Our first stop was Ouidah, a focal point for Voodoo in the country and also the shipping point for slaves from West Africa to the Americas.”
Jon Beswick : 16th June

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Starting from their departure in London on 14th March 2009.
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25th March
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8th April
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9th April
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Togo 16th June
Benin 16th June
Nigeria 20th June
Cameroon 16th July
Gabon 30th July
Congo 6th August

DIARY : June
Imagery: ©2009 Terrametrics
Map data: ©2009 Europa Technologies

21st June
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We reach the capital, Abuja where having driven around for an hour we reached the apartment and were welcomed by my uncle, Rudy and his friends. Our stay in Nigeria was essentially to secure visas for the rest of the trip. We obtained visas for Cameroon, Angola, Gabon and Congo without too much effort, unfortunately, Equatorial Guinea and DRC proved more difficult. We travelled to Lagos in our attempts and even secured the help of high ranking officials and a General from Equatorial Guinea but to no avail. We will try again in Cameroon.

We had not planned visiting Lagos but it was worth the effort. Flying in we saw the largest African city from the air. The city is huge. Within minutes of landing we were on the road and stuck in traffic. Lagos traffic is infamous for a reason. A two mile journey can take up to four hours.

We met numerous people who had to leave their homes at 5.00am to miss the traffic. Still we made the most of our time there.

Following an introduction to Rudy’s friends Eddie and Nazih, we soon found ourselves much sought after in Lagos. We were invited to radio interviews for three stations, as well as a television interview broadcast across Africa. This was a great opportunity to raise awareness for One2One, their work and of course our journey. Back in Abuja, and after a stopover of almost 3 weeks in Nigeria we prepared for the next major leg of the journey.

We have to say a particular thank you to Mirko for the fun nights out, especially the 4th July party, and the many fascinating conversations; also to Papa for lavishing us with more outstanding food than we could eat in a lifetime, and finally to Michel for spending all of his time fixing our problems, such as the car! But a big thanks to my uncle, who took his surrogate role to an extreme in looking after us.

20th June

We overnight at the 18th green of a golf club.

20th June : Nigeria
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Crossing into Nigeria, we had serious concerns about safety in the country. We had received the most warnings about Nigeria. Aside from the obvious concerns about the Delta region and kidnappings, we had also been warned about the numerous roadside checkpoints, both official and unofficial.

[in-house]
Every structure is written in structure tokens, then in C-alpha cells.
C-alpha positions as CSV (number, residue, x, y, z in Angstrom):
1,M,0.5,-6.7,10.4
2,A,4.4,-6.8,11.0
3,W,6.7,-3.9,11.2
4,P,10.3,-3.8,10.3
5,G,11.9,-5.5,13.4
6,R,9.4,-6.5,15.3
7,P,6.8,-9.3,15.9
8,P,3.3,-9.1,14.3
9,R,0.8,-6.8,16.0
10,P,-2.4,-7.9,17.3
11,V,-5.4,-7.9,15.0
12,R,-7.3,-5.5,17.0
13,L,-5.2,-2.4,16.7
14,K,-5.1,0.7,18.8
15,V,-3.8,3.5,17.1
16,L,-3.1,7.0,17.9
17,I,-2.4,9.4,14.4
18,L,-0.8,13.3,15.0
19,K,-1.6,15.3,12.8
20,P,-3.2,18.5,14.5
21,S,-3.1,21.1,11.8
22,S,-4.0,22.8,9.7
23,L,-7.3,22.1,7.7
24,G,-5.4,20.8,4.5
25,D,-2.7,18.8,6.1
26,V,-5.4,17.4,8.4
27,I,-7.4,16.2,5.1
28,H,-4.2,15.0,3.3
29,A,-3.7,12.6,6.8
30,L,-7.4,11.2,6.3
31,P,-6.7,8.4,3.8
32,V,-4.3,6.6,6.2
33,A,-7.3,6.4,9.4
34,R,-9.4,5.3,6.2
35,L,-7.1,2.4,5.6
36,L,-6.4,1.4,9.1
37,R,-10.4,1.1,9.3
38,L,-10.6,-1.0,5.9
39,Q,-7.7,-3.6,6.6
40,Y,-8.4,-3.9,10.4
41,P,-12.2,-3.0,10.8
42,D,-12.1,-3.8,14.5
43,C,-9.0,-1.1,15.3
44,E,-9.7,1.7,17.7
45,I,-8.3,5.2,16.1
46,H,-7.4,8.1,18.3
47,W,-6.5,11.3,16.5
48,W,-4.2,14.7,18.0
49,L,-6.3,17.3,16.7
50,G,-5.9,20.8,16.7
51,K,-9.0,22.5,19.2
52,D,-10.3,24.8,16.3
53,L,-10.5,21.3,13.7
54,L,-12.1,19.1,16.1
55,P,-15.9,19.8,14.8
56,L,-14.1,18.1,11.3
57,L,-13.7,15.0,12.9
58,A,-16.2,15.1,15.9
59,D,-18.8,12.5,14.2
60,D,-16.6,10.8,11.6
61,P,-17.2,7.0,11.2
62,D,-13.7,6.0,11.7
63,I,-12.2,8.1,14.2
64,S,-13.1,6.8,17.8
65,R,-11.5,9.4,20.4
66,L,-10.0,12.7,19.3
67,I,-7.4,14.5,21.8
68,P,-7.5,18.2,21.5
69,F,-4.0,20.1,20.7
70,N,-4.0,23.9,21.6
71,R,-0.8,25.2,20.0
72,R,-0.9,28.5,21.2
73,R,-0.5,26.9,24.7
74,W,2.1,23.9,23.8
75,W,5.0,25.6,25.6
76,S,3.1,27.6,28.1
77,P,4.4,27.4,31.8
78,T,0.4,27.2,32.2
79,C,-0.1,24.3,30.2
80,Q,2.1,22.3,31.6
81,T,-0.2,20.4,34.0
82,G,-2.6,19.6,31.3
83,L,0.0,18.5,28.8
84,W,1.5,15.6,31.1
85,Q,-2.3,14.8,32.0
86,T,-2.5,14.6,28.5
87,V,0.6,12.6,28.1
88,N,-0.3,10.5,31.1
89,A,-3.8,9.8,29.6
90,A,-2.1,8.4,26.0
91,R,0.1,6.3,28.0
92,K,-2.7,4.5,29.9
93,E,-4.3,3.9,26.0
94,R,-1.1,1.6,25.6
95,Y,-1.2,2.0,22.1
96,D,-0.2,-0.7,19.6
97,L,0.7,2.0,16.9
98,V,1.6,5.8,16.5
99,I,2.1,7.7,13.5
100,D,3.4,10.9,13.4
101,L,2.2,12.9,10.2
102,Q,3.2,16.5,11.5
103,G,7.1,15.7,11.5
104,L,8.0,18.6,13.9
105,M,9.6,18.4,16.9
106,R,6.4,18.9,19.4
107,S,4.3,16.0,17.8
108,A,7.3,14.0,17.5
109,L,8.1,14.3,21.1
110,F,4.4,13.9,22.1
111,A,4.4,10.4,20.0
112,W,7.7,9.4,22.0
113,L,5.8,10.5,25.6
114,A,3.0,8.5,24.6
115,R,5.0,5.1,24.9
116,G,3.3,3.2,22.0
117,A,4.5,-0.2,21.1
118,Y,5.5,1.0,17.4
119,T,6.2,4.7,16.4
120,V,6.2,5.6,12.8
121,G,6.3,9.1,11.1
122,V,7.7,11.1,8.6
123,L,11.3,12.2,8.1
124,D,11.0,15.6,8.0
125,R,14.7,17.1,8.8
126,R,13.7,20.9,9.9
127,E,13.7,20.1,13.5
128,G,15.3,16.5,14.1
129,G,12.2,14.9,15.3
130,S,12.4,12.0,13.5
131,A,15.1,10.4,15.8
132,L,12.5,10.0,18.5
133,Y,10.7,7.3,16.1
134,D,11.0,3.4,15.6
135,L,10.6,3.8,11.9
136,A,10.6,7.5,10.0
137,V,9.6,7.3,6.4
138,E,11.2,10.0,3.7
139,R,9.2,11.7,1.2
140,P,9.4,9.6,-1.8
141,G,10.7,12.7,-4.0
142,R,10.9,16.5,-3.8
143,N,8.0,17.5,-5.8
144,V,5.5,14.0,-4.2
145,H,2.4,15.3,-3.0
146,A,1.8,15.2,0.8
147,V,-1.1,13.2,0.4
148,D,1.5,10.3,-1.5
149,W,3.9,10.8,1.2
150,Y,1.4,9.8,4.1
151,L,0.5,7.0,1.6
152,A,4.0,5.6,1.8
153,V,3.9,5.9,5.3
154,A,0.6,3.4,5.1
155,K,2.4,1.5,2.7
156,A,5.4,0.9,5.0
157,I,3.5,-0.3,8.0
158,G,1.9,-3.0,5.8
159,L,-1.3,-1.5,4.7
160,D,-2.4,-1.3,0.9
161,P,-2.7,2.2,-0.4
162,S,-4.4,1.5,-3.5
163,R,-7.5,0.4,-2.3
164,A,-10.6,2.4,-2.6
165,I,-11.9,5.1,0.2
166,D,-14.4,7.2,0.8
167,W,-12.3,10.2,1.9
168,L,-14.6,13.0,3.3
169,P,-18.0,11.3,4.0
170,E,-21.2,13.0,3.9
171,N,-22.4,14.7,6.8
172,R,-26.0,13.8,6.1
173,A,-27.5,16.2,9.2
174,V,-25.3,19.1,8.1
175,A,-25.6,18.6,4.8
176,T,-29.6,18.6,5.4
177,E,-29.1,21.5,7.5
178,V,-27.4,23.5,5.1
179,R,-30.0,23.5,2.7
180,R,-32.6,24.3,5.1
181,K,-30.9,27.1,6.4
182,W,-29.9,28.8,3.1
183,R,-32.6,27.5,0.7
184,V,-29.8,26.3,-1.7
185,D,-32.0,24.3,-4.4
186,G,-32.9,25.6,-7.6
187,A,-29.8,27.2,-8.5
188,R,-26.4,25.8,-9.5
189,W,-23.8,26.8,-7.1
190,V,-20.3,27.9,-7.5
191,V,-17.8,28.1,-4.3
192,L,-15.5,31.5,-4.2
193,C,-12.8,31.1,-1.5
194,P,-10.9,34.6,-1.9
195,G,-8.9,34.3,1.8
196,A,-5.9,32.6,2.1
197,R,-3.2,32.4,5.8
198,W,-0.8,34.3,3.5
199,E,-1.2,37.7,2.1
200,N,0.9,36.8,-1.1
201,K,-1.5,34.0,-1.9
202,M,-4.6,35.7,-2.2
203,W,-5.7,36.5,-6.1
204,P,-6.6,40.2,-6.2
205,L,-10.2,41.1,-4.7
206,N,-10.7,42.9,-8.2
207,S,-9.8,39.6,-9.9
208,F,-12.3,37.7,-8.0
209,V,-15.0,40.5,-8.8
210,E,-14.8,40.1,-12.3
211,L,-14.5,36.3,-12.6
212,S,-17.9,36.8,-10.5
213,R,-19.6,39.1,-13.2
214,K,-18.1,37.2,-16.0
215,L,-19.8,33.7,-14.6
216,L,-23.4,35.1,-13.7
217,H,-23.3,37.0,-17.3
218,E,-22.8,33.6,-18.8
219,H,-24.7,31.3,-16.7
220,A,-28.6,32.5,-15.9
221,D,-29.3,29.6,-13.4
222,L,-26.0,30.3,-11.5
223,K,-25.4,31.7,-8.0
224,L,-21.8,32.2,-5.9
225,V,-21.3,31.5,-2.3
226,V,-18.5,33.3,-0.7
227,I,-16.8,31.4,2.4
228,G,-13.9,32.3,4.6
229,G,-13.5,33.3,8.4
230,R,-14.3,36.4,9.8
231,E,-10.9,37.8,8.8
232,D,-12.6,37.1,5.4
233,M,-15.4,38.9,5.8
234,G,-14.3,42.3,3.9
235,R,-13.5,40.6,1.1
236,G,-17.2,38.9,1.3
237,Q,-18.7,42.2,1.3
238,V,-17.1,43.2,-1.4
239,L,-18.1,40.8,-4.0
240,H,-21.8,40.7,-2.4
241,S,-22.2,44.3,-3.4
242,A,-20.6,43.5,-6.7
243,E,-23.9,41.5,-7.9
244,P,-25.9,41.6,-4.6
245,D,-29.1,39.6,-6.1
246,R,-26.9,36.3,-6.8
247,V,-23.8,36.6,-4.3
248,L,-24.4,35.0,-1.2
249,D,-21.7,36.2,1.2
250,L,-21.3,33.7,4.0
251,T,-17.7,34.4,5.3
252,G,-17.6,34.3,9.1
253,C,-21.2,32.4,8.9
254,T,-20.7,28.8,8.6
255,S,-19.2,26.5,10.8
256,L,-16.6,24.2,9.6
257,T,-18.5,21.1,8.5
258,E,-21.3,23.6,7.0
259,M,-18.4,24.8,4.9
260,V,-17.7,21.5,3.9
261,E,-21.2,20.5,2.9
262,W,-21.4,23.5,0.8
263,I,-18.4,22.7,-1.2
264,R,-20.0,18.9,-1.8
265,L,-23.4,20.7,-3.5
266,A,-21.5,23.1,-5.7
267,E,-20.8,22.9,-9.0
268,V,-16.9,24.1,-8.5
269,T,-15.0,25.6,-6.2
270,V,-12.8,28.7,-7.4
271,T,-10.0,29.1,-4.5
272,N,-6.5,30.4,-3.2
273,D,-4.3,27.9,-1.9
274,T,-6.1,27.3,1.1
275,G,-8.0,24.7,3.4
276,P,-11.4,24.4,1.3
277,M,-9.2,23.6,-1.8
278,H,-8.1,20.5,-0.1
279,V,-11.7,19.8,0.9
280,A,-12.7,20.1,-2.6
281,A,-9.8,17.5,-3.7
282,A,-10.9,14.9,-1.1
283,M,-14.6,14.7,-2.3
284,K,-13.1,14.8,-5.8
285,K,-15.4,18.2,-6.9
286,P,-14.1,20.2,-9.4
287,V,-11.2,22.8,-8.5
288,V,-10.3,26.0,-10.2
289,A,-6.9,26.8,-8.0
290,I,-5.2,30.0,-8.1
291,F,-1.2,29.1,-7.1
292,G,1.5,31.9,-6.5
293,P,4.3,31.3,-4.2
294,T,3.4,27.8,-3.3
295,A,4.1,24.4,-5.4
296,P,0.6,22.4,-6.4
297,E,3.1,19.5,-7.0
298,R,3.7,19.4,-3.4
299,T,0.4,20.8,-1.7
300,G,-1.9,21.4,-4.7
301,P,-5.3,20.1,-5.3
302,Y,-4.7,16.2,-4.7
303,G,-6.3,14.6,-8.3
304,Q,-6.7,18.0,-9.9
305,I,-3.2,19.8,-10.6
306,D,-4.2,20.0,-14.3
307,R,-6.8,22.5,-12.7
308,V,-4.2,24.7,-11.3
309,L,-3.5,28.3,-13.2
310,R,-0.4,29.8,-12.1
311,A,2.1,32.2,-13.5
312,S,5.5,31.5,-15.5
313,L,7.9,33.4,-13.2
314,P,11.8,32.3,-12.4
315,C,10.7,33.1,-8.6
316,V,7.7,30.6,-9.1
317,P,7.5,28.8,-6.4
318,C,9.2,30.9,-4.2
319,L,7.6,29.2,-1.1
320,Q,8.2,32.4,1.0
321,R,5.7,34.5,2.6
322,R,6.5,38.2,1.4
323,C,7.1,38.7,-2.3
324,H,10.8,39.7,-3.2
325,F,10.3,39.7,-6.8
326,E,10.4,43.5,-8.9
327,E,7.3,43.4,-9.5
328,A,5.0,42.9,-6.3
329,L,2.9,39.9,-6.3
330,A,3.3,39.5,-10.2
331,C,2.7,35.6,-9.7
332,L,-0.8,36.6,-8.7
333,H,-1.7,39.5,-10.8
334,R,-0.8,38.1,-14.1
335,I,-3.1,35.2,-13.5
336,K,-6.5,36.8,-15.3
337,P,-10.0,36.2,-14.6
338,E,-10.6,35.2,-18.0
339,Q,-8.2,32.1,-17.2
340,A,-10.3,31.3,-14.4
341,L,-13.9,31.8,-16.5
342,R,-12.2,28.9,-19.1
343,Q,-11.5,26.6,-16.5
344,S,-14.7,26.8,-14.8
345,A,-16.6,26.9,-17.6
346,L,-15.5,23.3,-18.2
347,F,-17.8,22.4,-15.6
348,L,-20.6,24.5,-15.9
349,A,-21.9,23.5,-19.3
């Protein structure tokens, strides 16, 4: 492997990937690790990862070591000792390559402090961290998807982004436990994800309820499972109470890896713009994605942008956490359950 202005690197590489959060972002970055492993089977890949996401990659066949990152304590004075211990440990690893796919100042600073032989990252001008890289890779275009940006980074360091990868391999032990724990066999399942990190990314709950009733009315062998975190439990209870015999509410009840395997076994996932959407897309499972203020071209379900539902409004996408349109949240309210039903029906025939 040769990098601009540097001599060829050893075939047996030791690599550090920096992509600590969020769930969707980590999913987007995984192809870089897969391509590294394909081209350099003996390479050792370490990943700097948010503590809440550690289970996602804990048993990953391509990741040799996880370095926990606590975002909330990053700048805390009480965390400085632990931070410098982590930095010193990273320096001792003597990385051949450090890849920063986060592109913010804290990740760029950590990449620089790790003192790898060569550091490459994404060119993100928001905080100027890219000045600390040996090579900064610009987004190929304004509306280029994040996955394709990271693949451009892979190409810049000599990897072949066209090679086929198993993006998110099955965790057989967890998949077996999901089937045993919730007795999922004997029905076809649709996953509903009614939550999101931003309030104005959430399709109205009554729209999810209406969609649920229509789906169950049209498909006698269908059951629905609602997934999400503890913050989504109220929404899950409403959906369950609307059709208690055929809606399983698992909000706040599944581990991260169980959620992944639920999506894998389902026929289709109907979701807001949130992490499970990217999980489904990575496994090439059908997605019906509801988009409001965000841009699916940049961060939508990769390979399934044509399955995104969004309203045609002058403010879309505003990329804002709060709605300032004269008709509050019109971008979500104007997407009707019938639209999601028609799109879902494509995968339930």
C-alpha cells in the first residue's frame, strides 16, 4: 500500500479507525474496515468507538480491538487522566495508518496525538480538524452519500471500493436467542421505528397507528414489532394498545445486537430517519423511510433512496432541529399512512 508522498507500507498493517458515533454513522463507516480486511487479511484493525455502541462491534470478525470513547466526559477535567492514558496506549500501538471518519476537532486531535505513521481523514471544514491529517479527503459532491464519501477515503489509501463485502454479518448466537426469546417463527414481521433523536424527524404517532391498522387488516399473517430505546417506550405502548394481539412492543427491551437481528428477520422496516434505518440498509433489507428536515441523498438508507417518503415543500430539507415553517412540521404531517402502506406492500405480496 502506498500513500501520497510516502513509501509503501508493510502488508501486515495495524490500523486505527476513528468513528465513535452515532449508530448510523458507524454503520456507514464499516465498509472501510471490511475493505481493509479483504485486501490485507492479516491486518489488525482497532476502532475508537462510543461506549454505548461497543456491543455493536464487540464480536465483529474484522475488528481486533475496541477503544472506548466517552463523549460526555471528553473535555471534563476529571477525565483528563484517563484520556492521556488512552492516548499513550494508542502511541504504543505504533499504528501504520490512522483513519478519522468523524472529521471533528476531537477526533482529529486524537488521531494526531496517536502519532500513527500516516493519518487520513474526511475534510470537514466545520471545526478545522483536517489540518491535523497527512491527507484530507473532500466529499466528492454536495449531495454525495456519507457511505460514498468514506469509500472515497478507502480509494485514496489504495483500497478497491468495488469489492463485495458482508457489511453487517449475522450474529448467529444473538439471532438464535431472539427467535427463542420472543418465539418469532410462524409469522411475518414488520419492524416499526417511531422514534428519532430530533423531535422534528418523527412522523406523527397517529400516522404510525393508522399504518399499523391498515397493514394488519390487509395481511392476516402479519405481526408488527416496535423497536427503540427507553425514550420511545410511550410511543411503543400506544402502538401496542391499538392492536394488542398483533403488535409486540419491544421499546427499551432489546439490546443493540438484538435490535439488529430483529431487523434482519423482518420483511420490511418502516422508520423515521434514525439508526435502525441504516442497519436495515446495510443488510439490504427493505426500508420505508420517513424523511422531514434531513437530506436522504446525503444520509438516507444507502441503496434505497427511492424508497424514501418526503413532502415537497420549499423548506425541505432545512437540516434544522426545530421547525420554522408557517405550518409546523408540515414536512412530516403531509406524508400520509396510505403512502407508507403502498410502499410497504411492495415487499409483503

So it was both a disappointment and a relief that our entry into the country was uneventful and the only thing that changed hands with the border police were a few biscuits. We had in fact decided to cross the border further inland in the north rather than the main (and more troublesome) route along the coast. Still we soon found excitement, coming across our first checkpoint; manned by a group with seemingly nothing more official than a plank with nails – no doubt a Nigerian version of the ‘Stinger’. When they failed to produce ID we decided that handing over our passports would be foolish and opted for a discrete dash through the checkpoint since they had removed their ‘stinger’ to allow another car to pass. Feeling rather pleased that we had outwitted these ‘conmen’, our hearts sank, when having passed a second checkpoint unchallenged, our progress was blocked by a third. This time there was a rock barrier. These guys were clearly a more professional outfit and appeared pretty angry with us. It soon became clear why when two cars screeched to a halt behind us, blocking us in, both filled with men from the first checkpoint. Apparently they were not so enthused with our cunning getaway. When they produced their Nigerian immigration ID cards we understood why. After much debate and peace offerings (those biscuits were a great buy) they had made their point and let us on our way. The guys at the third checkpoint found the whole episode hilarious and invited us to join them for lunch. While these checkpoints can be very intimidating, many of the people are actually very friendly. Although one particular soldier with a grenade launcher under his arm and exceptionally blood shot eyes appeared too friendly as he wildly gesticulated his excitement at our visit to his country. Nigeria was proving far more welcoming than expected.